The Islamic State’s threat to behead a British hostage if the UK and other Western governments continue to oppose it has once again brought into question the policy of not negotiating with terrorists.
The warning was made in a video showing the execution of American journalist Steven Sotloff released on Tuesday, when a third hostage reported to be the British man referred to was paraded in front of the camera.
Mr Sotloff was also shown alongside a similar warning to the US in footage of the beheading of James Foley two weeks before.
Authorities have confirmed that footage of Mr Sotloff's murder is genuine and British analysts have said the same jihadist in the video, who speaks with a English accent, killed both men.
David Cameron is chairing a Cobra meeting this morning to form the UK’s response but he is unlikely to deviate from the long-standing policy of refusing to pay ransoms on the principle it directly funds terrorism.
Isis is understood to have demanded millions of pounds for the release of many hostages, killing them after refusals to pay.
For Mr Foley, a US journalist held alongside Mr Sotloff after being abducted in Syria last year, the sum demanded was €100 million (about £80 million) as well as other conditions including the release of terrorists held by the US.
An email sent by Isis to his family a week before Mr Foley was killed claimed they were given “many chances to negotiate the release of your people via cash transactions as other governments have accepted”, although his relatives said they had only been contacted once before.
The G8 countries agreed not to pay ransoms to kidnappers at a summit in June last year but some governments appear to be giving into demands.
Earlier this year, four French journalists held by Isis in Syria were freed after, it was claimed, François Hollande’s government paid a hefty ransom.
Detailed reports were denied by the Élysée Palace, which pointed out that “President Hollande has said it is a very important principle that hostage-takers should not be tempted to take others”.
A month before that, two Spanish journalists were also freed by Isis, but the foreign ministry in Madrid refused to comment on whether money had changed hands.
There are several other cases, such as the case of four hostages from a French nuclear firm, where authorities have been accused of paying up and the Germans, Italians and Swiss have been implicated.
Ransom payments have become a highly lucrative source of revenue for terrorist groups, funding weapons, training camps, chemicals for explosives, travel tickets, renting and buying property.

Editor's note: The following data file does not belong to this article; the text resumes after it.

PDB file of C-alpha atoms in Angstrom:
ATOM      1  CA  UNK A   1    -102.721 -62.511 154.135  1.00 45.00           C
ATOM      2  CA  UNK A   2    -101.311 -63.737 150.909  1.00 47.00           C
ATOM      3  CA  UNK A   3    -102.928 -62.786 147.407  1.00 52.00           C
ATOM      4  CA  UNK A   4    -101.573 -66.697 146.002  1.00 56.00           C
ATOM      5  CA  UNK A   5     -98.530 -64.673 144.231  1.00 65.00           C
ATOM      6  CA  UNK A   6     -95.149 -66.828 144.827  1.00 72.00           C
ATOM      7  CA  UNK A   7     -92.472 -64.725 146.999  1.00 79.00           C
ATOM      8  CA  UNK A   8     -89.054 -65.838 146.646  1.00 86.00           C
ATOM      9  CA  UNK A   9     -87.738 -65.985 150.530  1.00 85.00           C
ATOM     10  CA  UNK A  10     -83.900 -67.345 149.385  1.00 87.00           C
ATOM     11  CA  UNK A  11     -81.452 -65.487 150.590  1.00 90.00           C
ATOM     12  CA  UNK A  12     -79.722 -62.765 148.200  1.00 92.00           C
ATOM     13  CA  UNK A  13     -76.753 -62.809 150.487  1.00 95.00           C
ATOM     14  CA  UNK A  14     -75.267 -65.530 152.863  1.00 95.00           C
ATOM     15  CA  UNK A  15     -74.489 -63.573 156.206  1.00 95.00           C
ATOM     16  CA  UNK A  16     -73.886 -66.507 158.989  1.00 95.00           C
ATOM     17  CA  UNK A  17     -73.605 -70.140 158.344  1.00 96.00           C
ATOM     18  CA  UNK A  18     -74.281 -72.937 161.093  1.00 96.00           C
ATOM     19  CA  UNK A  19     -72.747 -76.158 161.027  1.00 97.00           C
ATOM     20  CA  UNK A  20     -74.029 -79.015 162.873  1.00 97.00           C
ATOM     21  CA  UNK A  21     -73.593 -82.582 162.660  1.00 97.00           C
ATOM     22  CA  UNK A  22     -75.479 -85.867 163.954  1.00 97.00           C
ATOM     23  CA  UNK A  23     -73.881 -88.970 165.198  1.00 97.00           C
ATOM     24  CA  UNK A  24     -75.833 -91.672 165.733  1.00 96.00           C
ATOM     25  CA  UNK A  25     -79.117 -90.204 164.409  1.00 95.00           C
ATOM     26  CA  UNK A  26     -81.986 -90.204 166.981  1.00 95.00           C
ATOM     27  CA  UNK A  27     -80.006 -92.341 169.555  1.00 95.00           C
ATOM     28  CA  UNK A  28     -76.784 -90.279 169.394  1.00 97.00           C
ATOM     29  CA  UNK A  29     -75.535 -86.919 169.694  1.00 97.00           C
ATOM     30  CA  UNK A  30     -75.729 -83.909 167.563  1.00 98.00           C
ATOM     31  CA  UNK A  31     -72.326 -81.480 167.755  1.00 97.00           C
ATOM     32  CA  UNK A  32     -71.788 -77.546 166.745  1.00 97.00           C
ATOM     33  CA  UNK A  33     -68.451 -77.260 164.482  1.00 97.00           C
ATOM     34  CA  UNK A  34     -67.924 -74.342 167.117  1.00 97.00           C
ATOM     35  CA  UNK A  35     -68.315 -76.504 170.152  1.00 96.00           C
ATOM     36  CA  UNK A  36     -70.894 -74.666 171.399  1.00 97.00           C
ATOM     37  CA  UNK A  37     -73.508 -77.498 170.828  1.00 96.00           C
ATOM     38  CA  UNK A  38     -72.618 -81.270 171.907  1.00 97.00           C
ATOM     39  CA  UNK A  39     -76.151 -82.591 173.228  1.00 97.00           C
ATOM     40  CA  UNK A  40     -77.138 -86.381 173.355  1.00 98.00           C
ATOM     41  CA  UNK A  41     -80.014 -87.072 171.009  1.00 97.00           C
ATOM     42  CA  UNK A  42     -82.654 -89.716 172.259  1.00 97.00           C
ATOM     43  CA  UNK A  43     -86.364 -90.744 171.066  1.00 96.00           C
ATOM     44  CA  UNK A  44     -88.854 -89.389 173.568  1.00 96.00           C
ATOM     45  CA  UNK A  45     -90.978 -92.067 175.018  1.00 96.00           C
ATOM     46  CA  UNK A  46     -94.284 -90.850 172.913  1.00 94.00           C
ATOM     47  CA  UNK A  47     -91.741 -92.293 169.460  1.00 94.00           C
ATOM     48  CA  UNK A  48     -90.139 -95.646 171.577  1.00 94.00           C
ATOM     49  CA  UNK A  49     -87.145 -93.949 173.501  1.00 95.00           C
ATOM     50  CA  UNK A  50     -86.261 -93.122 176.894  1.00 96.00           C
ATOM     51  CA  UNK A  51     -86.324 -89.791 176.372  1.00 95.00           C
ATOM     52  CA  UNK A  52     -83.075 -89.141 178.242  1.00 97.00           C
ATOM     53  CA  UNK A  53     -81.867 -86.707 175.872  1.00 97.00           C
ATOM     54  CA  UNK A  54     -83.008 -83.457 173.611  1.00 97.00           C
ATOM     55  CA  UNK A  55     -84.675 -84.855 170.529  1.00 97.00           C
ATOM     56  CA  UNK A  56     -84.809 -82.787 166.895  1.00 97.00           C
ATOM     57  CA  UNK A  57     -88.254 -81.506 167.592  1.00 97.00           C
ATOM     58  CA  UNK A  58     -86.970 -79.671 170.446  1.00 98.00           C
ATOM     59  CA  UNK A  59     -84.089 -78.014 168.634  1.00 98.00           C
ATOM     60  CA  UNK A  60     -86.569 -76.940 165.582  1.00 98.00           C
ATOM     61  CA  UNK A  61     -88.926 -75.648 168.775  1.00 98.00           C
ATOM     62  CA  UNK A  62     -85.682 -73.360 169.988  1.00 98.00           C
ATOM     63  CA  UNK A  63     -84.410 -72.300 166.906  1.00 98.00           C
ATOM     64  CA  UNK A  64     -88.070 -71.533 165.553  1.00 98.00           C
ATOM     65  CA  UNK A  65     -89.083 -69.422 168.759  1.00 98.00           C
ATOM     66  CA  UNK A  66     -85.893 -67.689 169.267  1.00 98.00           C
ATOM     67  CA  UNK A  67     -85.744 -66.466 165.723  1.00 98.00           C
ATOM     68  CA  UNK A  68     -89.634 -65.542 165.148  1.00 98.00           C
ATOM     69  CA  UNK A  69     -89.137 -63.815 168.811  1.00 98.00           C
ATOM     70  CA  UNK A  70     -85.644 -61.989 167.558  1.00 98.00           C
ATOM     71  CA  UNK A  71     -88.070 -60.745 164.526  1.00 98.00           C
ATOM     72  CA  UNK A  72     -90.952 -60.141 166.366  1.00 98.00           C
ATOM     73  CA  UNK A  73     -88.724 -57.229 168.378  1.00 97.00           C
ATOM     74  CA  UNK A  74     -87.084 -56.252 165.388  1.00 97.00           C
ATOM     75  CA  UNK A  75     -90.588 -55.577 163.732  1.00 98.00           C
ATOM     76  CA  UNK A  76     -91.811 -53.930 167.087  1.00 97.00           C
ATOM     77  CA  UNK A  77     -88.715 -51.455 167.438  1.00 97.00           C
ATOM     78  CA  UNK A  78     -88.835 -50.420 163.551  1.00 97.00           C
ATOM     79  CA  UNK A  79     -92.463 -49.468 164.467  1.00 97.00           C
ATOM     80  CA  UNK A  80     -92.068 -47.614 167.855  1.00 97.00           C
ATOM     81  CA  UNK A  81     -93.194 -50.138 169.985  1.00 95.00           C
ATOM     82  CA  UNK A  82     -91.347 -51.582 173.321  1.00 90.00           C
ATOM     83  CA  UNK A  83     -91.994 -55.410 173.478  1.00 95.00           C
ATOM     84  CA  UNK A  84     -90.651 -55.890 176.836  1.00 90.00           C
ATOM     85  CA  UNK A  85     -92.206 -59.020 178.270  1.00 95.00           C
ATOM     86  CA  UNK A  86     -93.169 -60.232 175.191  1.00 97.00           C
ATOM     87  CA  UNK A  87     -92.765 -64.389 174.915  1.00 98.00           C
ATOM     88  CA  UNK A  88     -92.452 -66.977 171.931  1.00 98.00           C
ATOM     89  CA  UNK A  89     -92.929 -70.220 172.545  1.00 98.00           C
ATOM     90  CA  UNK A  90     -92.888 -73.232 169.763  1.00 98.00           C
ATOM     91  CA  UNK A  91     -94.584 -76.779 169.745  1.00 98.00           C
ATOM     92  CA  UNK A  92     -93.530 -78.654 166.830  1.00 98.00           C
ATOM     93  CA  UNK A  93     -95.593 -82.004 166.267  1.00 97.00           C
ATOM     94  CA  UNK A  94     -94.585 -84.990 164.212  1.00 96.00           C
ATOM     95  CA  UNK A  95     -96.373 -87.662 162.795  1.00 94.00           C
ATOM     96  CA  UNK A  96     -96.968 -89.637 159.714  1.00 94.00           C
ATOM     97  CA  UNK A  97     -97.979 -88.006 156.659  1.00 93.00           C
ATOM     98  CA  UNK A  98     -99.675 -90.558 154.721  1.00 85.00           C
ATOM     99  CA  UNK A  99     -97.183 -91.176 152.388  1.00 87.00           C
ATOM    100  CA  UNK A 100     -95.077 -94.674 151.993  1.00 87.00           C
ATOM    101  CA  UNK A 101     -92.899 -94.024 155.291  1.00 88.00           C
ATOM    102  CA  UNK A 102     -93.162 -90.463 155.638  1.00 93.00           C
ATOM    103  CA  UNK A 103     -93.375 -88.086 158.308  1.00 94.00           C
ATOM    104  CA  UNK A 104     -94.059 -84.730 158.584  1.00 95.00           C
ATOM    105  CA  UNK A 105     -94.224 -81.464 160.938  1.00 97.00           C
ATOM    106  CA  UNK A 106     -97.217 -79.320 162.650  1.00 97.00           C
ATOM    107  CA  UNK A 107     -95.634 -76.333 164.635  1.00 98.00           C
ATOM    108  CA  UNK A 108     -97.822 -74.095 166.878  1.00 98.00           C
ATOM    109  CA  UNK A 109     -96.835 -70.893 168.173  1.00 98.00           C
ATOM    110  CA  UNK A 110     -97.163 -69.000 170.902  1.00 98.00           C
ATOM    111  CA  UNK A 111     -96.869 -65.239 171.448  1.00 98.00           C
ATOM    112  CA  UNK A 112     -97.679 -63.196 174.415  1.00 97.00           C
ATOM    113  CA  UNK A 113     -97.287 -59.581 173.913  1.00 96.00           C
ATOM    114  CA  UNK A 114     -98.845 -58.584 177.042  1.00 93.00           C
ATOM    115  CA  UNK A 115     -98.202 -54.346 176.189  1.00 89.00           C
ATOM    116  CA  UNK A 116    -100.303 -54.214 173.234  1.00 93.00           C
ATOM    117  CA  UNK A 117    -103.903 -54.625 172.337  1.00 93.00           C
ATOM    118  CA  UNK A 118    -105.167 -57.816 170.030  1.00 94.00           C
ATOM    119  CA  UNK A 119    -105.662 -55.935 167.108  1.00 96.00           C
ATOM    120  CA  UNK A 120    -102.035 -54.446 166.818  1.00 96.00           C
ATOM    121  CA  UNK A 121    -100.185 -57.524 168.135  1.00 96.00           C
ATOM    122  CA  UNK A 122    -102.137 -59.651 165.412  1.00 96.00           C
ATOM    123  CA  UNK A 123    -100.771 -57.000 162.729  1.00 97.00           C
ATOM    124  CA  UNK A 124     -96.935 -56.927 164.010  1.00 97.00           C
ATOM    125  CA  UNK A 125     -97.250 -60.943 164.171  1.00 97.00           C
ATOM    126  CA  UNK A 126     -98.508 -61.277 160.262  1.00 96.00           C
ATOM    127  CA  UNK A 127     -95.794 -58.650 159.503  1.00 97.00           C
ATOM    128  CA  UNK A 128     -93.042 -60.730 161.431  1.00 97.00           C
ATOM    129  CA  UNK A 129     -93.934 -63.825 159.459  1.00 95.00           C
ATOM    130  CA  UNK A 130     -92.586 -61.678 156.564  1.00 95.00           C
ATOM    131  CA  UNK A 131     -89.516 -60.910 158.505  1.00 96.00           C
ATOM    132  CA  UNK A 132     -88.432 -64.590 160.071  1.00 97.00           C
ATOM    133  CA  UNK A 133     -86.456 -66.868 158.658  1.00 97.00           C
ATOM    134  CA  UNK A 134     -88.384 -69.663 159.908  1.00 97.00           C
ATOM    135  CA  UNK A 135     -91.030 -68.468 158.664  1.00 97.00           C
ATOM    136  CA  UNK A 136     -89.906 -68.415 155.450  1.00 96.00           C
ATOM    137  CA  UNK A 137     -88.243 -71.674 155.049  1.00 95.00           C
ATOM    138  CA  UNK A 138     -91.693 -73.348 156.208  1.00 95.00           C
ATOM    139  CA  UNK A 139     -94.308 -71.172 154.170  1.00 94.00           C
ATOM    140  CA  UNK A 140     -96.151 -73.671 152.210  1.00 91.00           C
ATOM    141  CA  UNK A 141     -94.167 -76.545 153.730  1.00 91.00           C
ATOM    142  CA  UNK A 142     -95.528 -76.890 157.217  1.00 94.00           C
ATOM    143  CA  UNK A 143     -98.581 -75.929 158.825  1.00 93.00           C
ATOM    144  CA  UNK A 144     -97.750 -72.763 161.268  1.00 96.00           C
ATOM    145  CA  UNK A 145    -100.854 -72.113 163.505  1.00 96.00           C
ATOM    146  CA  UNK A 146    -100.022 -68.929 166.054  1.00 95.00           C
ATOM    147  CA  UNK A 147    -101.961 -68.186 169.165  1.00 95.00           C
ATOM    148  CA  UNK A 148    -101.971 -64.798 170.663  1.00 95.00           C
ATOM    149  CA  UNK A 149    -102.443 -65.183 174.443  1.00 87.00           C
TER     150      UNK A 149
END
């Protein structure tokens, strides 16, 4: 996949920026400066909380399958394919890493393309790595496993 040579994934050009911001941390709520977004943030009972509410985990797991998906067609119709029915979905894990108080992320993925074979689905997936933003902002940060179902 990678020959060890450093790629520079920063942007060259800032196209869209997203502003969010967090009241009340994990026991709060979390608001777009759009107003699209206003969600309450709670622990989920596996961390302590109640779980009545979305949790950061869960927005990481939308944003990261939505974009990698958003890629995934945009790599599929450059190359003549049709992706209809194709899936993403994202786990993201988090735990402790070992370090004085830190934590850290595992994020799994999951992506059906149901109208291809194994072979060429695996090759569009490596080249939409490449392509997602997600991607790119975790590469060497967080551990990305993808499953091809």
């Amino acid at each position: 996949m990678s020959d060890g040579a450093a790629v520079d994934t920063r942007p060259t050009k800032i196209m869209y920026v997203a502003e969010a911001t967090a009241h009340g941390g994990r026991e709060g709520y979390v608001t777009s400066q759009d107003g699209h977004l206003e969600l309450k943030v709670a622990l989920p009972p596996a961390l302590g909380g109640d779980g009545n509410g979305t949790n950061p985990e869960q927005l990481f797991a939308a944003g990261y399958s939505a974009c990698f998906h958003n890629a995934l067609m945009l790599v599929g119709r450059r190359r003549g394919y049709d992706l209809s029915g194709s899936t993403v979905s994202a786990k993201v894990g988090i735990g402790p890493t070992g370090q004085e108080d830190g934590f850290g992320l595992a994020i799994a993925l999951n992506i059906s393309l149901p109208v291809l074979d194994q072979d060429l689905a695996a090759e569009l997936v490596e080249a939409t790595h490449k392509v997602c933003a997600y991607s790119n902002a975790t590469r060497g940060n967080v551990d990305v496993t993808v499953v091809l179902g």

The Foreign and Commonwealth Office (FCO) estimates that more than $60 million (£36 million) has been paid to militant groups over the last five years.
Last year a rise in the number of kidnappings had been recorded in Syria, Yemen, Nigeria and north-west Africa and it can be assumed a spike is currently being seen in Isis-controlled parts of Iraq.
The British Government’s policy of not making concessions dates back to the 1970s and aims to avoid encouraging more abductions and funding terrorism.
In pictures: Steven Sotloff
In pictures: Steven Sotloff
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Steven Sotloff inside Al-Fateh Mosque in Manama, Bahrain, in 2010
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Journalist Steven Sotloff, left, pictured in Libya in 2011
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Steven Sotloff pictured in 2010 near Lulu Roundabout in Manama, which later became the iconic center for the 2011 pro-reform protests in Bahrain
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Journalist Steven Sotloff pictured in Egypt
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Media gather outside Steven Sotloff's family home in Pinecrest, Florida
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Shirley Sotloff during a recent appeal to the captors of her son
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Pinecrest police officers are positioned at the home of Arthur B. Sotloff and Shirley Sotloff, the parents of American freelance journalist Steven Sotloff, in Pinecrest, Florida
A spokesman for the FCO said: “We have a long-held and clear policy of not paying ransoms or making any other substantive concessions to hostage takers.
“Successive British governments have followed this policy because we believe that the payment of ransoms enables terrorists to increase recruitment, strengthens their ability to organise and carry out terrorist attacks, and incentivises future incidents of kidnap.
“The resulting prolonged terrorist activity also severely hinders the development of countries where terrorists thrive, and prevents recovery from instability.”
The Prime Minister called Mr Sotloff’s murder “despicable and barbaric”.
He added: “My thoughts and prayers are with Mr Sotloff's family and friends as they deal with this appalling and tragic situation.
“As I have said consistently over the last few weeks, Isis terrorists speak for no religion.
“They threaten Syrians, Iraqis, Americans and British people alike and make no distinction between Muslims, Christians or any other faith.
“We have already been working hard to keep British people safe and we will continue to do all we can to protect our country and our people from these barbaric terrorists.”Reuse content